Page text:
by HENRY KINYUA
Ten years ago the late Dr Kioko Mangeli, former Managing Director of the Kenya Bureau of Standards, revealed that some 6,350-tonnes of imported maize was unfit for human consumption due to high levels of Aflatoxins. As a result, he predicted it would lead to an increase of cancer cases in Kenya within a few years. The ongoing cancer crisis has revived interest in Dr Mangeli’s words and the Aflatoxins issue.
Aflatoxins are any of a class of toxic compounds produced by certain fungi (moulds) found in food, which can cause liver damage and cancer. The fungi responsible for most poisoning is called Aspergillus flavus.
Aflatoxins have been reported in grains and nuts in Kenya from the turn of the century. So it is a problem we have had for a long time. The contaminated imports reported on by Dr. Mangeli therefore added to an existing problem in the country. For instance, in 2004, a major outbreak of aflatoxin poisoning occurred in Kenya. 317 cases were reported resulting in the deaths of 39% of reported cases. This reportedly resulted from consumption of contaminated maize.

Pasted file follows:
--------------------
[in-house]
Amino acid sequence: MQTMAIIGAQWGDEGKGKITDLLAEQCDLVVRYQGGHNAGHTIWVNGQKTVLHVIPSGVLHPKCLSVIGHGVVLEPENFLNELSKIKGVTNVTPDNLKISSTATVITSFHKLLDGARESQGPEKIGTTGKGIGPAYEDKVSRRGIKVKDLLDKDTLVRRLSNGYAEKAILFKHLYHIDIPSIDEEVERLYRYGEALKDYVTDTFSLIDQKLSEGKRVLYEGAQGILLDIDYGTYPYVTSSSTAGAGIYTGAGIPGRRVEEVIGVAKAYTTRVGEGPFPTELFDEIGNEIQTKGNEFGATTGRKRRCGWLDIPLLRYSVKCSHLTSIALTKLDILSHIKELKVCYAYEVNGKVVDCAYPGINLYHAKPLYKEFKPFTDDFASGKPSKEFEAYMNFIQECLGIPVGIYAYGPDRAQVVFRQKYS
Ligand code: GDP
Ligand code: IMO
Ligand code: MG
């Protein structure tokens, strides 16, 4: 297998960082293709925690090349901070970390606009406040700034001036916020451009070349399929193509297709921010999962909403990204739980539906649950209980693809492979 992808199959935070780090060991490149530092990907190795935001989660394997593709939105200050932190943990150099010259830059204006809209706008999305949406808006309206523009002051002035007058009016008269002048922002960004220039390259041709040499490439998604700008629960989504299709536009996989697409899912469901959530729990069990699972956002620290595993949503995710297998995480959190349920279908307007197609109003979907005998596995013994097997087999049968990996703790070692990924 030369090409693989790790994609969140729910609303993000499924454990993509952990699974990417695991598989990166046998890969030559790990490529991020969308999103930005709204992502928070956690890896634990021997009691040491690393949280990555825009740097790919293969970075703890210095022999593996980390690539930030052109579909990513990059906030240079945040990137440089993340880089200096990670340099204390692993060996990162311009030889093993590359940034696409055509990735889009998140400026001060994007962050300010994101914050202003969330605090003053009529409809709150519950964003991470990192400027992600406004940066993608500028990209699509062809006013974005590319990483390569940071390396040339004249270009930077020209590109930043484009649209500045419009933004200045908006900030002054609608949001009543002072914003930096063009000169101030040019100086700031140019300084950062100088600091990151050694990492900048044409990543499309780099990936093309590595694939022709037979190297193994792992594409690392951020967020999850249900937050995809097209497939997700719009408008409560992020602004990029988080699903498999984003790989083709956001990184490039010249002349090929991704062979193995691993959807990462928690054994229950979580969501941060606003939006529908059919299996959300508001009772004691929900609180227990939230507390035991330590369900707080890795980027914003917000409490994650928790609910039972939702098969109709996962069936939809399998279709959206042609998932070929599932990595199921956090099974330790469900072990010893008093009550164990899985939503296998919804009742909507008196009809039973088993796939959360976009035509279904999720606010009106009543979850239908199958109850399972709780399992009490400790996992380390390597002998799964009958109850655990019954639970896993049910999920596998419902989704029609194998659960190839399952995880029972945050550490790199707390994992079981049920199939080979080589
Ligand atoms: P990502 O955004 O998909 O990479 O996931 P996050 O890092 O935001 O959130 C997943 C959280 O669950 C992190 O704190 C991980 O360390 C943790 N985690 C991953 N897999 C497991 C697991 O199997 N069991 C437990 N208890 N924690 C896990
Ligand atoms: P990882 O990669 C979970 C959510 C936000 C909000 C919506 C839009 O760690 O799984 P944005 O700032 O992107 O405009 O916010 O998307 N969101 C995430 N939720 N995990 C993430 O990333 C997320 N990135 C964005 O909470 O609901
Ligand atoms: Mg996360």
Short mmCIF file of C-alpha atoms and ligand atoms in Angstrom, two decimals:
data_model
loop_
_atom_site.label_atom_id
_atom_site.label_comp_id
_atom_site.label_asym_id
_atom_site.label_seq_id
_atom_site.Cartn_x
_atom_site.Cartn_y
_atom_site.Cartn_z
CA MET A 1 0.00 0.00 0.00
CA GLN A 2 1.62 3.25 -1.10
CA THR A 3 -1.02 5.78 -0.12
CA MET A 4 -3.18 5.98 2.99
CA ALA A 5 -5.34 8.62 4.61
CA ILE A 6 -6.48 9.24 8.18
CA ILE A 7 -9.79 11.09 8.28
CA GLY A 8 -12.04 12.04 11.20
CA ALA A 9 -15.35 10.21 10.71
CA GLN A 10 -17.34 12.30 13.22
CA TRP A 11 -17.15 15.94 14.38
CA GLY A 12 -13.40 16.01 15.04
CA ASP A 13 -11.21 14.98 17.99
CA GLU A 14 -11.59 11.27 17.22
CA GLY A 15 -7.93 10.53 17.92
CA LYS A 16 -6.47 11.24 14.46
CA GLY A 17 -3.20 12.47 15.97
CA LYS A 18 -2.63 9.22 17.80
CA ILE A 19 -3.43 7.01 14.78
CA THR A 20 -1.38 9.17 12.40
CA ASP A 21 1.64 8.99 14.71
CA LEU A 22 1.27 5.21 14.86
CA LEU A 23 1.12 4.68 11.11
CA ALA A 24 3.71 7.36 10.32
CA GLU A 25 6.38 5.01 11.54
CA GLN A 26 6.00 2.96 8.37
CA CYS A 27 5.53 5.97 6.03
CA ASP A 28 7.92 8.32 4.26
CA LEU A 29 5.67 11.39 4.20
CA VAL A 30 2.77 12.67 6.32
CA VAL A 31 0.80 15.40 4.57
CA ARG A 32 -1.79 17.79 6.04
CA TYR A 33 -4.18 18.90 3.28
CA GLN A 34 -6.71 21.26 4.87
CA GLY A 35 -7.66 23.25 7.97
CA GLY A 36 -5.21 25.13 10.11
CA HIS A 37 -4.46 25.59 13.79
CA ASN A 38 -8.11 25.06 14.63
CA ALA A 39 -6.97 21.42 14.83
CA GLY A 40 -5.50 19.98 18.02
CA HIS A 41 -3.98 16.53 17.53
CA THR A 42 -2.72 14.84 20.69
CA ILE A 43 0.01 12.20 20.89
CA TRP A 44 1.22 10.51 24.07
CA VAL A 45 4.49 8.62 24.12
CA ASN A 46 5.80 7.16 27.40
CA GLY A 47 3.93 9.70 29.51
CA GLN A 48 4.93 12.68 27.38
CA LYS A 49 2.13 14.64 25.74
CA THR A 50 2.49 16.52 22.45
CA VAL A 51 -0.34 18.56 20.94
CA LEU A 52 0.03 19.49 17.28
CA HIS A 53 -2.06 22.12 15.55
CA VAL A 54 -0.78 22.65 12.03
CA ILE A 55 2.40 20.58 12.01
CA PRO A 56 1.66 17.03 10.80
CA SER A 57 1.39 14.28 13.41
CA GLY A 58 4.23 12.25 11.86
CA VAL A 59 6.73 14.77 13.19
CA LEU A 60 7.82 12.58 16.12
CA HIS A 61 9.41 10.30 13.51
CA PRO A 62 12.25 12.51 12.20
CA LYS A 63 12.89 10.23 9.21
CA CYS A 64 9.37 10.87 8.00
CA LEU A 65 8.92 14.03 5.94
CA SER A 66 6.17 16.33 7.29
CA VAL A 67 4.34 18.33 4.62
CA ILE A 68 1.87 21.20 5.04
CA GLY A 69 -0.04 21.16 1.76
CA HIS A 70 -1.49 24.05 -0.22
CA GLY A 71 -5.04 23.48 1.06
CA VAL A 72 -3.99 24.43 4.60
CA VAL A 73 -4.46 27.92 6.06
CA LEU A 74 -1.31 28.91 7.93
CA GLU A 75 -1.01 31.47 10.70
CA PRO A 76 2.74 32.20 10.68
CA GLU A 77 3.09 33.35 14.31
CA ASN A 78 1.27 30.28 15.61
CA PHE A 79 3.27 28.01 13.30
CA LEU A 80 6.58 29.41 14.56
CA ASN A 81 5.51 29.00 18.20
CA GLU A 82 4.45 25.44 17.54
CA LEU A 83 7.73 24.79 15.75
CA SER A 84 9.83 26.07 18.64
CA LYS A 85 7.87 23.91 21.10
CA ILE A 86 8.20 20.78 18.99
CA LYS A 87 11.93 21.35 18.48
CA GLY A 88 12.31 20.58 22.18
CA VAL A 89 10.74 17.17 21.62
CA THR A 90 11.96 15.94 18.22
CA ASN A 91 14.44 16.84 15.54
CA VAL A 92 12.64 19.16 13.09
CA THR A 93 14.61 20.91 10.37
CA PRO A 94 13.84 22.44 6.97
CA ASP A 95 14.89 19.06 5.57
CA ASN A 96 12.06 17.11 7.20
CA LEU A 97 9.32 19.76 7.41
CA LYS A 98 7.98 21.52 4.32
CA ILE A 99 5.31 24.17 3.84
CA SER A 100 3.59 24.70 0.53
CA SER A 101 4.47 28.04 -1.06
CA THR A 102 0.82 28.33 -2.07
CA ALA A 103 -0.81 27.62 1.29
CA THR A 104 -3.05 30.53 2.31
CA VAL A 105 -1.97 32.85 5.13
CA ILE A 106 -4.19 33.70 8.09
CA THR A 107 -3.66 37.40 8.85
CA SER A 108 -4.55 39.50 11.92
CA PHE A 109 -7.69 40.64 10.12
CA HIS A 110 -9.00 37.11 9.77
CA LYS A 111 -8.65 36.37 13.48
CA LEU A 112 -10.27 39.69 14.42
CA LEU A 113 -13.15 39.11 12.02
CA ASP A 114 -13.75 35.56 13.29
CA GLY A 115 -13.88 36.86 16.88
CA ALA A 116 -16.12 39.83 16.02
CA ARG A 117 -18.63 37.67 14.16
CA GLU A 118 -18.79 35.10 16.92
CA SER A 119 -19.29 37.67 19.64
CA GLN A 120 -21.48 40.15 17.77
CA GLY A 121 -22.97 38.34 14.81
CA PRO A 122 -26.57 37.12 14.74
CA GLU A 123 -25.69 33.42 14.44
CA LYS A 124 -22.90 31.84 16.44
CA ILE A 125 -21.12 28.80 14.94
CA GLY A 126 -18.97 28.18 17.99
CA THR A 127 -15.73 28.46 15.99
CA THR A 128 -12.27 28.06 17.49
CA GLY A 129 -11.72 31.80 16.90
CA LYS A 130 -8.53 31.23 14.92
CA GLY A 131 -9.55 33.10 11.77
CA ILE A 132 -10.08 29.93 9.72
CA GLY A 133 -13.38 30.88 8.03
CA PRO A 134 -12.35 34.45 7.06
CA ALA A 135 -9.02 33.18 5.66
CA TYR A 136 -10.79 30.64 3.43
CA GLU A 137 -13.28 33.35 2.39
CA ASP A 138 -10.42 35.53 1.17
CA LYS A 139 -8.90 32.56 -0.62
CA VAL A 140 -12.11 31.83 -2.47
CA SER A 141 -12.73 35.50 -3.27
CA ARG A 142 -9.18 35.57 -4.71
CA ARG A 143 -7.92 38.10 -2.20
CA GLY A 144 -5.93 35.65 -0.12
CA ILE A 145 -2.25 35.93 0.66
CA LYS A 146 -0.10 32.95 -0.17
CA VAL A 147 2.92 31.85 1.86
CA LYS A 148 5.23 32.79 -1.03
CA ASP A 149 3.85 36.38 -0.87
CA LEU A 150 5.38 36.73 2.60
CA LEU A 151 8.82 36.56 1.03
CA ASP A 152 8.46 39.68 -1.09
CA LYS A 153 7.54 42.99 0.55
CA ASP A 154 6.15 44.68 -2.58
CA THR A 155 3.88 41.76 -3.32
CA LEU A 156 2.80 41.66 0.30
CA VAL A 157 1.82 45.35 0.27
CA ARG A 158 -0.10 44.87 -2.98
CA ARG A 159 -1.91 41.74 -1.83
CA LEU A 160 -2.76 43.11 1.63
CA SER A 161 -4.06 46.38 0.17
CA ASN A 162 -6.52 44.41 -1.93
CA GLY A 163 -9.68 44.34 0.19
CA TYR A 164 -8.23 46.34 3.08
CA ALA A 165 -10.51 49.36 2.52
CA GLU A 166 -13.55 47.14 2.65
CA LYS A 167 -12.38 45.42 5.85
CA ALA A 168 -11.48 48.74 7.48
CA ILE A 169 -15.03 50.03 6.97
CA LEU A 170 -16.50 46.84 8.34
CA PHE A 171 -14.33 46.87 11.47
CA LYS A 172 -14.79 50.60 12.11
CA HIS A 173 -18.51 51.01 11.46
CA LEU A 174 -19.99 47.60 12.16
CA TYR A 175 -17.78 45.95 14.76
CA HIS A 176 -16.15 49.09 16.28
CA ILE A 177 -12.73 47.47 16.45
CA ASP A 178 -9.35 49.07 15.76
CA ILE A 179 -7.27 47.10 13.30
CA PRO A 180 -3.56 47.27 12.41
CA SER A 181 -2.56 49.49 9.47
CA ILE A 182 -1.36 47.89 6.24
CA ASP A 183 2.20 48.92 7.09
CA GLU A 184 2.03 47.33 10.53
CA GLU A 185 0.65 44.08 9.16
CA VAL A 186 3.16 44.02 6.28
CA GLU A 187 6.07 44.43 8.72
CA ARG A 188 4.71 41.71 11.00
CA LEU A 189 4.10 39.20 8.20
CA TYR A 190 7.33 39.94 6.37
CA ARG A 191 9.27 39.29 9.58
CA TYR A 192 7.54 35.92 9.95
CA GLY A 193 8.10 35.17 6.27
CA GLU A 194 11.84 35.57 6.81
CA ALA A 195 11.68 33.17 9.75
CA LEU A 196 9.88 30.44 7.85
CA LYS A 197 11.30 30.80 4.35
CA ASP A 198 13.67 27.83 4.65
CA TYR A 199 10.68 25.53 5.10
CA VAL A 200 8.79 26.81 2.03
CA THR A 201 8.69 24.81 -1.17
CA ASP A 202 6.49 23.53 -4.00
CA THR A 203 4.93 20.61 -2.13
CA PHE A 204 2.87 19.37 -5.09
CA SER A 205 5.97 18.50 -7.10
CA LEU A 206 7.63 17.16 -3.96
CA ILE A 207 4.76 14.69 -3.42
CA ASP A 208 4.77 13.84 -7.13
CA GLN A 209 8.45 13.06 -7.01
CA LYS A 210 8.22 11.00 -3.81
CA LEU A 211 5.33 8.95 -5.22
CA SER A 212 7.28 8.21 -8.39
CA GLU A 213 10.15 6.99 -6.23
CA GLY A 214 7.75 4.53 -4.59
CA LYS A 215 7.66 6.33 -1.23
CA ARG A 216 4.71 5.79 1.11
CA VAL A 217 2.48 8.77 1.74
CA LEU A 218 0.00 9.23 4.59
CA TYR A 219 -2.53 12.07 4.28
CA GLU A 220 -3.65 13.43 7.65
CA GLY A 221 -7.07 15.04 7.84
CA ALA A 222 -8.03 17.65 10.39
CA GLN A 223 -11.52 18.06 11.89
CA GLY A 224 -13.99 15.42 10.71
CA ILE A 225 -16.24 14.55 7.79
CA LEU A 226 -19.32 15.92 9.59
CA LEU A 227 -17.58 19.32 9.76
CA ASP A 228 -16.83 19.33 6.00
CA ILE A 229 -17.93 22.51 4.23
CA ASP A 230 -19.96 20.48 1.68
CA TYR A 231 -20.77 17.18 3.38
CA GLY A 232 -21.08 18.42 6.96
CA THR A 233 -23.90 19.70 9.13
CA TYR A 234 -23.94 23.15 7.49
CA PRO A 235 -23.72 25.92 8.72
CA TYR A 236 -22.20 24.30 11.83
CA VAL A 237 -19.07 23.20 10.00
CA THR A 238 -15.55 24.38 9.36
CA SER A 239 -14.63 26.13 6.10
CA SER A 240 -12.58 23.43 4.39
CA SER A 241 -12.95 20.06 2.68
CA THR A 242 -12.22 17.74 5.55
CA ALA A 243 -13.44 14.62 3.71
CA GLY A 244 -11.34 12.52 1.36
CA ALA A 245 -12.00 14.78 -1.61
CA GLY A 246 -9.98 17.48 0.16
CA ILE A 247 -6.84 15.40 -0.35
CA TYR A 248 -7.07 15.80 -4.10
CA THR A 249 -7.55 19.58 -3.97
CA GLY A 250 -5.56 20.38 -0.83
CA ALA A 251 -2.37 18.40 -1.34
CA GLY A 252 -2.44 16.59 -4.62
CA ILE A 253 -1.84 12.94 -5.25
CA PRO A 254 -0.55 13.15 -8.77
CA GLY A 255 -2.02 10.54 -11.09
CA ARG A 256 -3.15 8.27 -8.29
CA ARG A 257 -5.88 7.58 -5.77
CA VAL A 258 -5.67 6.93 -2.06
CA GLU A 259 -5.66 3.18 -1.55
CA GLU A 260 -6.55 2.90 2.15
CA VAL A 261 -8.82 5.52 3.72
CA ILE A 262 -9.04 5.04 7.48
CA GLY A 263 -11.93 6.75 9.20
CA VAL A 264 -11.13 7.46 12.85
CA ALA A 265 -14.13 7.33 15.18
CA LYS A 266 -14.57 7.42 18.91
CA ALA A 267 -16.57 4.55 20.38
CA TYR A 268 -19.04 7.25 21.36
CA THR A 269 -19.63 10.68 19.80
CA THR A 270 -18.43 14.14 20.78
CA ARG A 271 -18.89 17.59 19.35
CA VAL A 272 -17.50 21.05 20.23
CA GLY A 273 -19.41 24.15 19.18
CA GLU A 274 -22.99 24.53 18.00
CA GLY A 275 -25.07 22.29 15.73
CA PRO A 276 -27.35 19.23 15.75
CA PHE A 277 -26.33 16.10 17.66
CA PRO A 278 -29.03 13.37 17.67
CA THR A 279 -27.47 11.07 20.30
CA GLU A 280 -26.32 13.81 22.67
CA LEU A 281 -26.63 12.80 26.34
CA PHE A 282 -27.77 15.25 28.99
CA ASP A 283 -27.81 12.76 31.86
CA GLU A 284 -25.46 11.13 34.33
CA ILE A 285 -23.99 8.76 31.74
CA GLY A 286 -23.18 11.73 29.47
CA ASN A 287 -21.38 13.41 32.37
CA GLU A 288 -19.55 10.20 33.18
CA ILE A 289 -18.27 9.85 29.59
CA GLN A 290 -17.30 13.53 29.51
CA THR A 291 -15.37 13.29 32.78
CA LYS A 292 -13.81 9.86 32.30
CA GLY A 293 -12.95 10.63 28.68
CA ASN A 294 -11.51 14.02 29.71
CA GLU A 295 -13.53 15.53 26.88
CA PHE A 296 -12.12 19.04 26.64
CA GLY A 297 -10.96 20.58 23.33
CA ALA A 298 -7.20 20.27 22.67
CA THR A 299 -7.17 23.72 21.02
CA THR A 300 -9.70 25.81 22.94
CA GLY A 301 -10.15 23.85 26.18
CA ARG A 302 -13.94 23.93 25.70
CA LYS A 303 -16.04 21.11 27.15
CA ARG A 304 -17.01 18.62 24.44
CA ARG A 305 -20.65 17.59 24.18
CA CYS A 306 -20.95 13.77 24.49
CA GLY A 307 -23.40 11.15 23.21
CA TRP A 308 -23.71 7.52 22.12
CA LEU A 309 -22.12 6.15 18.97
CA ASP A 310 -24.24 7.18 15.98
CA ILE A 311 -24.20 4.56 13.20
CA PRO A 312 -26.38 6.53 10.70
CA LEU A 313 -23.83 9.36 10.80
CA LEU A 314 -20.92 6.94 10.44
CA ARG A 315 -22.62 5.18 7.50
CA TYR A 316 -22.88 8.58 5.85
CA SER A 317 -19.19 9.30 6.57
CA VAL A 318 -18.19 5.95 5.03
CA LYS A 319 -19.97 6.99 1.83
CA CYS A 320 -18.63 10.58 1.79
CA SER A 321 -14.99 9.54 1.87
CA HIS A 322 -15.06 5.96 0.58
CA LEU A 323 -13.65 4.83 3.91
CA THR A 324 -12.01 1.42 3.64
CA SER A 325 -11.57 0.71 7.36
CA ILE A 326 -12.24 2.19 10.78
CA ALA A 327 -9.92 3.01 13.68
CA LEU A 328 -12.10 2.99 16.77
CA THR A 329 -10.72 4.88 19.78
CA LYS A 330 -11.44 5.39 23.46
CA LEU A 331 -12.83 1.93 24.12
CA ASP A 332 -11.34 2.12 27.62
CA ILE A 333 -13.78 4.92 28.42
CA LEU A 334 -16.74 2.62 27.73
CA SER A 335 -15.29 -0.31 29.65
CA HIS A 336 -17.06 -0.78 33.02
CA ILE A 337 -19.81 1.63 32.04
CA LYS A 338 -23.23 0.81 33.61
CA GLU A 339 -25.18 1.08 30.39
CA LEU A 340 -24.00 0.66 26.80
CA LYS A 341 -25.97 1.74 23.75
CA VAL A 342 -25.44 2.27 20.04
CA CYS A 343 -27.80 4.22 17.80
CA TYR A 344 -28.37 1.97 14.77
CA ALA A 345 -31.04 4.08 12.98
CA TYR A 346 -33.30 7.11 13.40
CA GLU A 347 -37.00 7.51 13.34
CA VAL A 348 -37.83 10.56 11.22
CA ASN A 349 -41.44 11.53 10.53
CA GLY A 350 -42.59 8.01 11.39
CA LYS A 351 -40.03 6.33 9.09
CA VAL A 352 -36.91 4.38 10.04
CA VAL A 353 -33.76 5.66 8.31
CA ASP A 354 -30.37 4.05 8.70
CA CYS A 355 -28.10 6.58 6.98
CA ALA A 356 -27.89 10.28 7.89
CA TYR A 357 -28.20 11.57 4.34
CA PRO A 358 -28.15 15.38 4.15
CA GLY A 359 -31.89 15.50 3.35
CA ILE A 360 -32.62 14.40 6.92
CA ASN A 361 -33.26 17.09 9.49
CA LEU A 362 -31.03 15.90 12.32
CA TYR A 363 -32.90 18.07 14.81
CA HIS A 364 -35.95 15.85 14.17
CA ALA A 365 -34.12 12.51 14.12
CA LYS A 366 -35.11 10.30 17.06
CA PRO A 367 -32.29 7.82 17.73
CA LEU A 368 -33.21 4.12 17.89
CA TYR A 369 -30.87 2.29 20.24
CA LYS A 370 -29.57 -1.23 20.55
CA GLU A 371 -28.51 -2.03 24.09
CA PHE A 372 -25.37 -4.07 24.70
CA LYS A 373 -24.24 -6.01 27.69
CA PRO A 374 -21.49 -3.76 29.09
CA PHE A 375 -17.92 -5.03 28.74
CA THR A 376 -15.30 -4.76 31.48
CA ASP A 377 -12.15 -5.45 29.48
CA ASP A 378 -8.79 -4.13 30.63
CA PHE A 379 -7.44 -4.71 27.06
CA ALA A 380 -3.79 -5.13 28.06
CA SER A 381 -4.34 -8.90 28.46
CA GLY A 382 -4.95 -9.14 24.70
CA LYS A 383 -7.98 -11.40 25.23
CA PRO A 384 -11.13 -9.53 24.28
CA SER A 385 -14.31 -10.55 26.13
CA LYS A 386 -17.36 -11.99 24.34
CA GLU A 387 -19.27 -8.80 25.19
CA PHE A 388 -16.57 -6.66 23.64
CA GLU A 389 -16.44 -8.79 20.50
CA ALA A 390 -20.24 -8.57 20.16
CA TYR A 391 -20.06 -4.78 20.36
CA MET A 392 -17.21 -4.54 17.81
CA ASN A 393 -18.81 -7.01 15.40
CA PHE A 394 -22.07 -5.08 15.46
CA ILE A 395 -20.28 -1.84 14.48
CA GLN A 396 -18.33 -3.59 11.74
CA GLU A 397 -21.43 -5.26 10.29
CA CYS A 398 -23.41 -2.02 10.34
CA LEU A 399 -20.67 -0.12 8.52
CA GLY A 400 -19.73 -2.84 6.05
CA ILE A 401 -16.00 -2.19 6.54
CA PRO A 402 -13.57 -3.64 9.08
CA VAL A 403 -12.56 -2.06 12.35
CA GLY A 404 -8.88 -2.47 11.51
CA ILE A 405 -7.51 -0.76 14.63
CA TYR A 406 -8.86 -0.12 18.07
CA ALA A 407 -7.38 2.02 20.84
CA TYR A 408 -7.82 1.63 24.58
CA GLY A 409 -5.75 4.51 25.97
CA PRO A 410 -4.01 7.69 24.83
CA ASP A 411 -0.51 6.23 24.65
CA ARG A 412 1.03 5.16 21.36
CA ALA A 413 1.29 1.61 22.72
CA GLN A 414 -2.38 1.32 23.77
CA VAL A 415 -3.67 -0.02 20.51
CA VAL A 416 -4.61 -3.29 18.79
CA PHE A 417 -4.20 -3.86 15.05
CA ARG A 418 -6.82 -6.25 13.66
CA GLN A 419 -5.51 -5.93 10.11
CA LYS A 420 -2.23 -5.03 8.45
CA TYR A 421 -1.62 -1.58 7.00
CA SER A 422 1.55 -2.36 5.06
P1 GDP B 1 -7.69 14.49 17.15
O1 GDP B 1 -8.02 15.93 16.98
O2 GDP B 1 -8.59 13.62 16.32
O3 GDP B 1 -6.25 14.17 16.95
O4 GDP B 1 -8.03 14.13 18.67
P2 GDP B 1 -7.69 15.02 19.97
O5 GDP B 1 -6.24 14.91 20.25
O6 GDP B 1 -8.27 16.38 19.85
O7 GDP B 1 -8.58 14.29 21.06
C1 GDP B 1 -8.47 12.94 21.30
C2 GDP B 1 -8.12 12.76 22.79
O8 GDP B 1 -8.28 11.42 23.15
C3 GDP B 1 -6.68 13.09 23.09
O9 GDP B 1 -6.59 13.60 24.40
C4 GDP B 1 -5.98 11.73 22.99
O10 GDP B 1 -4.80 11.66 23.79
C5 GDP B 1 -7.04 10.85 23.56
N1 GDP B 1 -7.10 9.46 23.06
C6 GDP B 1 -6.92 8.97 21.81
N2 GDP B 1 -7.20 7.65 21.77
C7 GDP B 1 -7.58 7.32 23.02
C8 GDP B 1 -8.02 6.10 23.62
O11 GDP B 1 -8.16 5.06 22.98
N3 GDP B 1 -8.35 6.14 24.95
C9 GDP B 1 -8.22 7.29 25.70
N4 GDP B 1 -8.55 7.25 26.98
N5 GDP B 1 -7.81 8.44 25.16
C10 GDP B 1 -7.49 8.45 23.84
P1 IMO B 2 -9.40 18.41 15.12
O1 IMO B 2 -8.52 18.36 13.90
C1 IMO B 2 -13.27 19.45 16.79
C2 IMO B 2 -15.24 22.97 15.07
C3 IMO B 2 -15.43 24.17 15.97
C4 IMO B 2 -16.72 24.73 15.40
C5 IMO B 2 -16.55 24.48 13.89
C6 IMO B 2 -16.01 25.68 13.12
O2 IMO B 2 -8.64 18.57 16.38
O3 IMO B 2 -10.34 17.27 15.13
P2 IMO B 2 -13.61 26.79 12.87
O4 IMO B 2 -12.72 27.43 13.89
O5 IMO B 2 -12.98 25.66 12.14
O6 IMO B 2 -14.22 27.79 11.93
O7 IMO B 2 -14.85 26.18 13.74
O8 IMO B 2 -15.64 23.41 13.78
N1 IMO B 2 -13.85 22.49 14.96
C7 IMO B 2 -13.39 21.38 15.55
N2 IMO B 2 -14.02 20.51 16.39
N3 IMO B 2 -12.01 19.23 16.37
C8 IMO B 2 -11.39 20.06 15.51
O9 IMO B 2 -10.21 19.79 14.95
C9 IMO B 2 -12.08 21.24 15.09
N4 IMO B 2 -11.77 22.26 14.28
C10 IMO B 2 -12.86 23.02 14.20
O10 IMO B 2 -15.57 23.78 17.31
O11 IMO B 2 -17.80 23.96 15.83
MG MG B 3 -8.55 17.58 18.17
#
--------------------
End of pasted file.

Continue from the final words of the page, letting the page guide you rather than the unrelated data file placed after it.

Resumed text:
A study that has sampled flours from shelves of supermarkets in Kenya showed high levels of Aflatoxins. One of my friends even said he will not be eating ugali, although I am yet to follow up on whether or not he has kept his vow.
If Aflatoxins have been a problem for such a long time in Kenya, what has been done about it?
This takes us to the good news: There have been a lot of efforts in managing Aflatoxins by various stakeholders, from sensitizing farmers on good agricultural practices and post-handling practices to the latest technology called AFLASAFE; a biological control that enables 4 types of good fungi to grow on maize while outcompeting the bad fungi (poison causing) in maize and nuts. This renders the bad fungi incapable of surviving. It is applied in the farms before tussling/flowering of maize for effective control.
Aflasafe was developed through a partnership between Kenya Agricultural and Livestock Research Organization (KALRO) and the International Institute of Tropical Agriculture (IITA).
KALRO has set up a manufacturing plant at their Katumani Facility in Machakos county. They have produced enough stocks to cover all maize produced in the country.
This leads us to the Business News: KALRO have floated a tender inviting proposals for a business opportunity to market and distribute Aflasafe. If you are in that business please visit KALRO’s website (www.kalro.org), download the tender documents and do as requested.